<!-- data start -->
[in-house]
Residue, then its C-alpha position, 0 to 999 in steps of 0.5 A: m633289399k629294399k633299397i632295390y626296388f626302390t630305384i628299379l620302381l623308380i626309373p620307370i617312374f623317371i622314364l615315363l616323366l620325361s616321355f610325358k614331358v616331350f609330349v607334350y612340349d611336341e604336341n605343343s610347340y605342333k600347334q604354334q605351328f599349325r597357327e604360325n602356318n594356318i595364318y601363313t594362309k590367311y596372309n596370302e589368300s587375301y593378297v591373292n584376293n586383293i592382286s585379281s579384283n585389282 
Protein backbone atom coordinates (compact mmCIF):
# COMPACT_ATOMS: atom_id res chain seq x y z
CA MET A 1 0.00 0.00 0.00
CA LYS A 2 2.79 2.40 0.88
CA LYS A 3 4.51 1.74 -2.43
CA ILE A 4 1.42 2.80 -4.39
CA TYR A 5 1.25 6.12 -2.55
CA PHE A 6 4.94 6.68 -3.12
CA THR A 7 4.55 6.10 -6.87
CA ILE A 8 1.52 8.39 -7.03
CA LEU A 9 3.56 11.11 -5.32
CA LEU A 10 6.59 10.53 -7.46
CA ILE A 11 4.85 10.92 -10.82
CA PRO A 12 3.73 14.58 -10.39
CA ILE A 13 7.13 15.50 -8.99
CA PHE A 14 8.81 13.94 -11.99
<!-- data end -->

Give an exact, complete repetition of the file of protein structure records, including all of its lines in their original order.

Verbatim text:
[in-house]
Residue, then its C-alpha position, 0 to 999 in steps of 0.5 A: m633289399k629294399k633299397i632295390y626296388f626302390t630305384i628299379l620302381l623308380i626309373p620307370i617312374f623317371i622314364l615315363l616323366l620325361s616321355f610325358k614331358v616331350f609330349v607334350y612340349d611336341e604336341n605343343s610347340y605342333k600347334q604354334q605351328f599349325r597357327e604360325n602356318n594356318i595364318y601363313t594362309k590367311y596372309n596370302e589368300s587375301y593378297v591373292n584376293n586383293i592382286s585379281s579384283n585389282 
Protein backbone atom coordinates (compact mmCIF):
# COMPACT_ATOMS: atom_id res chain seq x y z
CA MET A 1 0.00 0.00 0.00
CA LYS A 2 2.79 2.40 0.88
CA LYS A 3 4.51 1.74 -2.43
CA ILE A 4 1.42 2.80 -4.39
CA TYR A 5 1.25 6.12 -2.55
CA PHE A 6 4.94 6.68 -3.12
CA THR A 7 4.55 6.10 -6.87
CA ILE A 8 1.52 8.39 -7.03
CA LEU A 9 3.56 11.11 -5.32
CA LEU A 10 6.59 10.53 -7.46
CA ILE A 11 4.85 10.92 -10.82
CA PRO A 12 3.73 14.58 -10.39
CA ILE A 13 7.13 15.50 -8.99
CA PHE A 14 8.81 13.94 -11.99